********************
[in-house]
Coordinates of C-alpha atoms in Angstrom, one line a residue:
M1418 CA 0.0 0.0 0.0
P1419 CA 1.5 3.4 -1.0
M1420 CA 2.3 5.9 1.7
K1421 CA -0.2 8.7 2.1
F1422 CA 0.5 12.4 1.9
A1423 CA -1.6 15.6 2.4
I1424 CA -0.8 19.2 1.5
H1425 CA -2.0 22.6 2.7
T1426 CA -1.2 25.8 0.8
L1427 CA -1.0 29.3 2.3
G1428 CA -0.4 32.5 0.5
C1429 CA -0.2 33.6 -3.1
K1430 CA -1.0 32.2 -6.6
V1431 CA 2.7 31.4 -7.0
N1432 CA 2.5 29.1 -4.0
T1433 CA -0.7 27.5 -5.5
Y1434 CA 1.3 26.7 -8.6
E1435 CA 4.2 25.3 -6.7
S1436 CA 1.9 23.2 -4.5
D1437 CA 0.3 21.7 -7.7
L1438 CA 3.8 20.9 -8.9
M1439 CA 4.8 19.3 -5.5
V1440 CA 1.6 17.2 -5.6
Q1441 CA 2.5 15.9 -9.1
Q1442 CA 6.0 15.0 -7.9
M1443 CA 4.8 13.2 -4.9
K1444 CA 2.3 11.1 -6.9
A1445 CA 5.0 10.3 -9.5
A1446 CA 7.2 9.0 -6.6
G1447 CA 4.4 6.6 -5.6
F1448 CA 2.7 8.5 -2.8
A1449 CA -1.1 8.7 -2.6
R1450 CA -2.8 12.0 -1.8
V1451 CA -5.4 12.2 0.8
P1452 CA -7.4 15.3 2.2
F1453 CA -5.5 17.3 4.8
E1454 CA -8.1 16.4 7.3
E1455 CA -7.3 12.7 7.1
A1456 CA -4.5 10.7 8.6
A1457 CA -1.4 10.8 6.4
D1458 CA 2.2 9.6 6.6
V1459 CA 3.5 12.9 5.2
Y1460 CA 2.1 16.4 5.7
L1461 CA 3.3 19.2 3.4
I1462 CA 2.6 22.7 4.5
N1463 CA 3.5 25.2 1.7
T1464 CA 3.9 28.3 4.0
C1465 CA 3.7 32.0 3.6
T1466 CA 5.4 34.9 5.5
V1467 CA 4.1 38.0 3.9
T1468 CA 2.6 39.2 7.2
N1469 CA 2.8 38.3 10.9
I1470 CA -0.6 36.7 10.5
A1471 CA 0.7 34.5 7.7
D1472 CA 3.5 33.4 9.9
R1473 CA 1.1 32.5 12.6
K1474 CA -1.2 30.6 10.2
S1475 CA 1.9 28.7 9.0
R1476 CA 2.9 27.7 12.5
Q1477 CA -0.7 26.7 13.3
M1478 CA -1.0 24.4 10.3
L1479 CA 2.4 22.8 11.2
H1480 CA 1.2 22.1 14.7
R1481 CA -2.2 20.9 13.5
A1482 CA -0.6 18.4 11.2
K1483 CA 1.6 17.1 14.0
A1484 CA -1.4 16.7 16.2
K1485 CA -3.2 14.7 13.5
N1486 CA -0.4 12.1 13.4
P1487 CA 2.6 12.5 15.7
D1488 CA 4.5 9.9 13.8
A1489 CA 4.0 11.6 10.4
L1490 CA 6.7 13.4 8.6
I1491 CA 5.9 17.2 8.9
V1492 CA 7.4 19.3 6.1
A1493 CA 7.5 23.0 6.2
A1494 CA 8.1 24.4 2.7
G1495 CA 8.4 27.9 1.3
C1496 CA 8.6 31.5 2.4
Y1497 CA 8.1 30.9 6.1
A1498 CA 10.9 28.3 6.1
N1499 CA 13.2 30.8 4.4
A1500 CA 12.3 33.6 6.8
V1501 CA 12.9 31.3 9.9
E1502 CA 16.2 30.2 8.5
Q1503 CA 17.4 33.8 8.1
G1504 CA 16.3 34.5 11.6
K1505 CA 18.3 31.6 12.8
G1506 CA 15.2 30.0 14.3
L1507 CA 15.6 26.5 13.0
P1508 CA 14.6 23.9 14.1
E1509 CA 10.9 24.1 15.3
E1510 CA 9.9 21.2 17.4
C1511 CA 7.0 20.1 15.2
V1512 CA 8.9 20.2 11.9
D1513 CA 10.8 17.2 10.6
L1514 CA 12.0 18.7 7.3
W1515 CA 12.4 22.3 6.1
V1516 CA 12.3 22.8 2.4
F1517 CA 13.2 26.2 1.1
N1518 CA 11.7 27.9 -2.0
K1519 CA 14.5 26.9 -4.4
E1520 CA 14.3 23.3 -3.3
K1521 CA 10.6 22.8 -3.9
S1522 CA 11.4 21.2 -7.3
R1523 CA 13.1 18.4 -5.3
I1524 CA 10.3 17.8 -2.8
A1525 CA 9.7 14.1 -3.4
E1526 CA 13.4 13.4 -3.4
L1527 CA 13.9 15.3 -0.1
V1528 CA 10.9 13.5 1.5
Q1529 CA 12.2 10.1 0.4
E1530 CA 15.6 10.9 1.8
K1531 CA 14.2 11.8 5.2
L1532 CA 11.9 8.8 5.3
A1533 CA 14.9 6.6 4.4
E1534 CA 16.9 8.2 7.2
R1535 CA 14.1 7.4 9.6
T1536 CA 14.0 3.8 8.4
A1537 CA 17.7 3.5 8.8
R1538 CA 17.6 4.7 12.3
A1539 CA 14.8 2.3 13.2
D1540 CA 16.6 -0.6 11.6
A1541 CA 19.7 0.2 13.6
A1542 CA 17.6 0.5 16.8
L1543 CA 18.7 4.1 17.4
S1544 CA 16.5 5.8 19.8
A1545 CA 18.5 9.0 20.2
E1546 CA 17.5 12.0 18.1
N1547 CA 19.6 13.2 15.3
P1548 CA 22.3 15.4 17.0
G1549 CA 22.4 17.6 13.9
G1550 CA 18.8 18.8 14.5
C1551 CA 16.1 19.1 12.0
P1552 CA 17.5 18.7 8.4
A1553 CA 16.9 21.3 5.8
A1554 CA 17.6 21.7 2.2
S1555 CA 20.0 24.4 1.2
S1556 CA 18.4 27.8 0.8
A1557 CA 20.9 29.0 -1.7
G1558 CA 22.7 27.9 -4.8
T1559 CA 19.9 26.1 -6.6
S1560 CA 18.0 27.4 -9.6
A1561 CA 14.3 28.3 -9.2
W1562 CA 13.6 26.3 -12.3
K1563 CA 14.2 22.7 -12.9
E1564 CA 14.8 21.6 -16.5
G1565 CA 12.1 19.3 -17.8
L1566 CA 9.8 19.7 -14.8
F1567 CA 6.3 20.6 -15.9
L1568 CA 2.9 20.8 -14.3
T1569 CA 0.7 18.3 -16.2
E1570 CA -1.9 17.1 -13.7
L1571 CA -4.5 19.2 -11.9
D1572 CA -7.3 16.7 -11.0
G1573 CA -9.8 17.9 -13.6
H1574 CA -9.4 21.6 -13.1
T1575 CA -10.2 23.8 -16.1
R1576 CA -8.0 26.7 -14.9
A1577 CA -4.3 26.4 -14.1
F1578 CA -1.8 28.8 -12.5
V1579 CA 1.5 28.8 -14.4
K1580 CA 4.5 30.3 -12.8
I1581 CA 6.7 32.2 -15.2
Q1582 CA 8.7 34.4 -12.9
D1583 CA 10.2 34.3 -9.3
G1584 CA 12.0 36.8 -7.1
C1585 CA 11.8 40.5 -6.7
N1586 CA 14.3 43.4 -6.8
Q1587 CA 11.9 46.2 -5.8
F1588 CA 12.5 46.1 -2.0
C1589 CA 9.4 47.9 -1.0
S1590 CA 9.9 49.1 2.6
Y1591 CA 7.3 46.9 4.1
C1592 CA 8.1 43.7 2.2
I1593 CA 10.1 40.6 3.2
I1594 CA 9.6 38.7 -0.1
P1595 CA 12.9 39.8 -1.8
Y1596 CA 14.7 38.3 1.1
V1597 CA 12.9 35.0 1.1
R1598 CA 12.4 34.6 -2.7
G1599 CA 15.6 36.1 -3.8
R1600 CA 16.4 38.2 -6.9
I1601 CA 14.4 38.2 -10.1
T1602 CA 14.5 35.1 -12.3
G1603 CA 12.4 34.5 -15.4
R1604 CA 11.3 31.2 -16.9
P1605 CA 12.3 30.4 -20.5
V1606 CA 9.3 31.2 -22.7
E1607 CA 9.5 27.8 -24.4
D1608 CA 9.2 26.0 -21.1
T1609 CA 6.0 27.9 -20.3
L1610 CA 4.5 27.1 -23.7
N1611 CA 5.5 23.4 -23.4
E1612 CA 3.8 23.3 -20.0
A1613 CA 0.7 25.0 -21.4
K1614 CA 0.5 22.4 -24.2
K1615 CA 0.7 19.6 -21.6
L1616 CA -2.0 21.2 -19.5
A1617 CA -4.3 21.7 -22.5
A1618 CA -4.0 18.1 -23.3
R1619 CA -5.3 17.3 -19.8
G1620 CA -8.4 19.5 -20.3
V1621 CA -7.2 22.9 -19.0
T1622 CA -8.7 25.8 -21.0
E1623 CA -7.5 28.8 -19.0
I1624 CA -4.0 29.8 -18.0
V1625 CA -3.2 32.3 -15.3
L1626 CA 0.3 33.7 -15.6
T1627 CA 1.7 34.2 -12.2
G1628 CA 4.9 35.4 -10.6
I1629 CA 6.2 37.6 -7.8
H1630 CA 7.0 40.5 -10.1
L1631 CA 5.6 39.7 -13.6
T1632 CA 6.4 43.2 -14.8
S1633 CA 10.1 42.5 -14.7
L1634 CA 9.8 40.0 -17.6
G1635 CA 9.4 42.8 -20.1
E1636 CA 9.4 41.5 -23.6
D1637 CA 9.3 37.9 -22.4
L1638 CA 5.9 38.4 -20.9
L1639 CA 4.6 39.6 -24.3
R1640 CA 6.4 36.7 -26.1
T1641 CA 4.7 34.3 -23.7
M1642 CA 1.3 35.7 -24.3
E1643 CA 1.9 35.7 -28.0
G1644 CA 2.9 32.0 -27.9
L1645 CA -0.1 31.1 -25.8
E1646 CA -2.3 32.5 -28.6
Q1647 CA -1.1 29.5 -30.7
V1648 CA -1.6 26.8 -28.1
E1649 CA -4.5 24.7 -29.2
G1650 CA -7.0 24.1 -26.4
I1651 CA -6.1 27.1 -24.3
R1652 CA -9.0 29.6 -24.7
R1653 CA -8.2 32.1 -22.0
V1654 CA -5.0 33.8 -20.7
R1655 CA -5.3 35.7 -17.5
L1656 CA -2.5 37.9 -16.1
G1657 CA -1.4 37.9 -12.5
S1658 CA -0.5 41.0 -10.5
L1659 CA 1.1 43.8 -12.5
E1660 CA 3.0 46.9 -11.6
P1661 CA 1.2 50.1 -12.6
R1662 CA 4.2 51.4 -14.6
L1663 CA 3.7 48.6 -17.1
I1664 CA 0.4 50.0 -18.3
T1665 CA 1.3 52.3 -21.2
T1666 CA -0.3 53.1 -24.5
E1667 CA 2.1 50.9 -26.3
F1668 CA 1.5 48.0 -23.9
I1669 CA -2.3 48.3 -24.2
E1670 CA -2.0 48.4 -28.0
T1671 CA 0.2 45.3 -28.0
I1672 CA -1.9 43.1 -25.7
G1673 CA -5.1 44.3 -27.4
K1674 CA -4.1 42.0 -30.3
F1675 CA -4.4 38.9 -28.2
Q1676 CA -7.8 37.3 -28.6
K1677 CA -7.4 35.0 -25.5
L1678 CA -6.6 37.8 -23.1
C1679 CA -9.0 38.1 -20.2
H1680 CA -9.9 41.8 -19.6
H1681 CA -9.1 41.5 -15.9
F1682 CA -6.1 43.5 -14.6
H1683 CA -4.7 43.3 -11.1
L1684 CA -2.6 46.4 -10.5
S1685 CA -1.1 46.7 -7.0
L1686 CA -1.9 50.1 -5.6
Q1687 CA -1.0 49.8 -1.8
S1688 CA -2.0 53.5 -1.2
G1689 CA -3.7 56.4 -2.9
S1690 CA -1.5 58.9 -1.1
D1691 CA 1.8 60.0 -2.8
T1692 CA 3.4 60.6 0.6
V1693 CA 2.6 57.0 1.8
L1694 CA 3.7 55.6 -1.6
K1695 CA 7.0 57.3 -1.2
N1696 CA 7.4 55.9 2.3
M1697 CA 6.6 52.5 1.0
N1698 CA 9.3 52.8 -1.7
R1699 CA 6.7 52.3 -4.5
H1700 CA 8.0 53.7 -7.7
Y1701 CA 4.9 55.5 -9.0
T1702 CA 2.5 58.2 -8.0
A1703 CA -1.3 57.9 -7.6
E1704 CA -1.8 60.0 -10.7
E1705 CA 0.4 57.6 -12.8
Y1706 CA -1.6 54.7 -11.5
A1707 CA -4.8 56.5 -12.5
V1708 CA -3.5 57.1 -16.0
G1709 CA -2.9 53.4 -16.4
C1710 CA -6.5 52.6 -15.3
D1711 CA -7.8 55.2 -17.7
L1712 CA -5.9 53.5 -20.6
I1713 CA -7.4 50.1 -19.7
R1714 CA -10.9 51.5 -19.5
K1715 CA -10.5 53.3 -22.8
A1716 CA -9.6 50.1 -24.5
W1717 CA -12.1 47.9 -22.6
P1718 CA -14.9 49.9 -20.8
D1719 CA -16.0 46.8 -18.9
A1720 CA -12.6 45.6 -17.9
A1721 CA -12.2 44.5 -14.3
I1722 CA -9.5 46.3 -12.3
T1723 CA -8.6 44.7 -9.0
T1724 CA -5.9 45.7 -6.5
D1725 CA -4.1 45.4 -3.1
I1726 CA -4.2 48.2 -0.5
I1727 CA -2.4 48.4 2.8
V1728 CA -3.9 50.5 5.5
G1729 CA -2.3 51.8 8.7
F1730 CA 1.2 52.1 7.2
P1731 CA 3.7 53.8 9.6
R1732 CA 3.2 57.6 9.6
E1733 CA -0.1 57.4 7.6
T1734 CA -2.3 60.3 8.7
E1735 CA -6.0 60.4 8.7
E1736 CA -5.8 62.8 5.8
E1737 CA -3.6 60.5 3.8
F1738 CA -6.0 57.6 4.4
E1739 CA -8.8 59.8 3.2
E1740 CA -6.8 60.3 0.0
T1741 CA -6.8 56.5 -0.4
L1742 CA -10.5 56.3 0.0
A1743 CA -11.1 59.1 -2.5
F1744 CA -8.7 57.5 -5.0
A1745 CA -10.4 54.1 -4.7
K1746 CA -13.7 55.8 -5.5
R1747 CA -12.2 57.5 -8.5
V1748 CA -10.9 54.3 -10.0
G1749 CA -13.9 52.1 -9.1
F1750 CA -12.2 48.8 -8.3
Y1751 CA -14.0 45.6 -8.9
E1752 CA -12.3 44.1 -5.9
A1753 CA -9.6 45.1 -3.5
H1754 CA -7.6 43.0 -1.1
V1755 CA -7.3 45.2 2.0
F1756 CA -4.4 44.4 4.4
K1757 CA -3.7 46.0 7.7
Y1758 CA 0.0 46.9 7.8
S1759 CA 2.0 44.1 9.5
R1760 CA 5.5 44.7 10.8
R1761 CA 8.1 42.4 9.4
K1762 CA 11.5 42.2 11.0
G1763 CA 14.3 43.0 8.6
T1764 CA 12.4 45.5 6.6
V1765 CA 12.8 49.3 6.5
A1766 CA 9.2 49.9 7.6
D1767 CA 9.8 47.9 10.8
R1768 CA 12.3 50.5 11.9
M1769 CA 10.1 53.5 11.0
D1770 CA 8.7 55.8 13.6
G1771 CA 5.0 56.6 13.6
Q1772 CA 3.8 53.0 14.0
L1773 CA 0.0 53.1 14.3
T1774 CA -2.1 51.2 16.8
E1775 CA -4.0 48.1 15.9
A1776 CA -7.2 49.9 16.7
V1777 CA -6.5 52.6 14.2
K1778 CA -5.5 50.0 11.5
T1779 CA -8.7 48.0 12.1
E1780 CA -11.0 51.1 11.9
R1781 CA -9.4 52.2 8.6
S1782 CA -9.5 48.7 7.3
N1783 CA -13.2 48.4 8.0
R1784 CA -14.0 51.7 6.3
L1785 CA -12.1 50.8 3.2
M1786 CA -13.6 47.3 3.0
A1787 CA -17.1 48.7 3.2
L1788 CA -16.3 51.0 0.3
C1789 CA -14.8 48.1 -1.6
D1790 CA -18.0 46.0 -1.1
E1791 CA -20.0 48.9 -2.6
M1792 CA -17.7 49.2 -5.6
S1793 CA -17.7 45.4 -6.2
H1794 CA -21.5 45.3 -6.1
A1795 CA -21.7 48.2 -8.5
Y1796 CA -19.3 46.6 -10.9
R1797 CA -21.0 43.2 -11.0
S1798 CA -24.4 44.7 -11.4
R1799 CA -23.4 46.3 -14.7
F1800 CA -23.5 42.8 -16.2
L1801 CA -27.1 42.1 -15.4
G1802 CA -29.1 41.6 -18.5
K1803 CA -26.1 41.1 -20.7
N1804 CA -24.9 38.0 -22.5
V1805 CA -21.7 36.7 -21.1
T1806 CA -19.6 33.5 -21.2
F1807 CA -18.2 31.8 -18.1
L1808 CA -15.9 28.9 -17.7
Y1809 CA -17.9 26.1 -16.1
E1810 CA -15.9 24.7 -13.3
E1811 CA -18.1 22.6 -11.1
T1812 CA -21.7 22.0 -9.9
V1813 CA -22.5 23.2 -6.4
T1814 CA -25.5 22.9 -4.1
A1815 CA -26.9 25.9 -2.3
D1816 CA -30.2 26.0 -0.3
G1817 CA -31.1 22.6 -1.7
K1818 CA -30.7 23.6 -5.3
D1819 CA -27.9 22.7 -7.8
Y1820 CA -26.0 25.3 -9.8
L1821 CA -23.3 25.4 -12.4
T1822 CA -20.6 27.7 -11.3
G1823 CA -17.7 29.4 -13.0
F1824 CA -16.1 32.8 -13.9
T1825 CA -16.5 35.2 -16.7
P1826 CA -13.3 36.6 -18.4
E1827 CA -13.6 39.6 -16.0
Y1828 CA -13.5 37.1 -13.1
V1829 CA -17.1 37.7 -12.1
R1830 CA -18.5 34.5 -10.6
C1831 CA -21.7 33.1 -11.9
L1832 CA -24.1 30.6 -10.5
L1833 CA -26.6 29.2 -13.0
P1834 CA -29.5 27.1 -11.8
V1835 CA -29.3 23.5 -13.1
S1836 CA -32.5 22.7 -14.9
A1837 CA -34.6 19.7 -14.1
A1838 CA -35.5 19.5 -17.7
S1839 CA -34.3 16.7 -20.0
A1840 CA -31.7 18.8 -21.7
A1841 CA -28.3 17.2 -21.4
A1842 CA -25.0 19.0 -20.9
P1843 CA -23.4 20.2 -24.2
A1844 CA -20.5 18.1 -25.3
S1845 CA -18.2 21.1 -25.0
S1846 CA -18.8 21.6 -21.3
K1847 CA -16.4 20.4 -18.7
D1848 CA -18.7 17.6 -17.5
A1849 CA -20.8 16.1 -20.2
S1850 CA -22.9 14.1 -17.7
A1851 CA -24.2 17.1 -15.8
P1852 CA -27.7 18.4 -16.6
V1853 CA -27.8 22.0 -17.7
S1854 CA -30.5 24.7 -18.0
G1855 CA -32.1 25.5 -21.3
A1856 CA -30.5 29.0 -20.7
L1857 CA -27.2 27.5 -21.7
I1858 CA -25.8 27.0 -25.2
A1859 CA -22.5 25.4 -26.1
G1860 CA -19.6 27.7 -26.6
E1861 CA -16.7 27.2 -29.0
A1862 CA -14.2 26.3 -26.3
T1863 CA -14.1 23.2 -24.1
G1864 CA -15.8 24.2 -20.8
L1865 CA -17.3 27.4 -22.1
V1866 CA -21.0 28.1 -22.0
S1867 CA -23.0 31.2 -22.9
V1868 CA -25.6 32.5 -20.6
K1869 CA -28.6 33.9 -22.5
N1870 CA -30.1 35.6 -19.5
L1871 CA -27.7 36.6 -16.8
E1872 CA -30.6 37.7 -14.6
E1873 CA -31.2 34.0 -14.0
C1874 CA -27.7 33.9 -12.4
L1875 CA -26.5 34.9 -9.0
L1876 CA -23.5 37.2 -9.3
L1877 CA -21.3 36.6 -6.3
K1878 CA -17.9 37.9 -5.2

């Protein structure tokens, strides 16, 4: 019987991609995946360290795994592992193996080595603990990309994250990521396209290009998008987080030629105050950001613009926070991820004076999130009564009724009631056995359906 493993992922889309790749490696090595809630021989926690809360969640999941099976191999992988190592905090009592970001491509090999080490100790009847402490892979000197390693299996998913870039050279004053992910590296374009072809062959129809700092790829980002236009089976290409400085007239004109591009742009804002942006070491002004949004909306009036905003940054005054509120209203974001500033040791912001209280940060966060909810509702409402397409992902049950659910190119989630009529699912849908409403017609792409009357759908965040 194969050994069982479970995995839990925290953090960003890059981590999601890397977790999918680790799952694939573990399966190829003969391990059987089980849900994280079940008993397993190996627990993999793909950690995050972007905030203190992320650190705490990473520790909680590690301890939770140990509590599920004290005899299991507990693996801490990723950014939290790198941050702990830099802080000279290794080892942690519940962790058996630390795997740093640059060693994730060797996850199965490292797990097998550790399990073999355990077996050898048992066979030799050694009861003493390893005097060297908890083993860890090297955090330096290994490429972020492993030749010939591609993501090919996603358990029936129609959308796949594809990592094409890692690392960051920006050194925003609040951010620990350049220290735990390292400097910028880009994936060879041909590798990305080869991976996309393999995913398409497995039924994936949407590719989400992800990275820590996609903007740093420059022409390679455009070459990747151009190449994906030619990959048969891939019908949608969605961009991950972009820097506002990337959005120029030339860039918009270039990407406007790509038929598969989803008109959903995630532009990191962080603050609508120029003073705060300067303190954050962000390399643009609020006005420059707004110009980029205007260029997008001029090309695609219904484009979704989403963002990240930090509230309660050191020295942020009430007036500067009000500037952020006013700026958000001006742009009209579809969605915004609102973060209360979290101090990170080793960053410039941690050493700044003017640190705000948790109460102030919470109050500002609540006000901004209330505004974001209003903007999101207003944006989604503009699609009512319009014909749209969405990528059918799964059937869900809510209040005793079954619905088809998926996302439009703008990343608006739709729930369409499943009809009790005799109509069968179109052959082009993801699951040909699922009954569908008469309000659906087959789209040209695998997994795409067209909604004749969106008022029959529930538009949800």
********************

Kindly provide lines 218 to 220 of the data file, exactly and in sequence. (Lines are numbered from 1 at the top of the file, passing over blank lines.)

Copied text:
S1633 CA 10.1 42.5 -14.7
L1634 CA 9.8 40.0 -17.6
G1635 CA 9.4 42.8 -20.1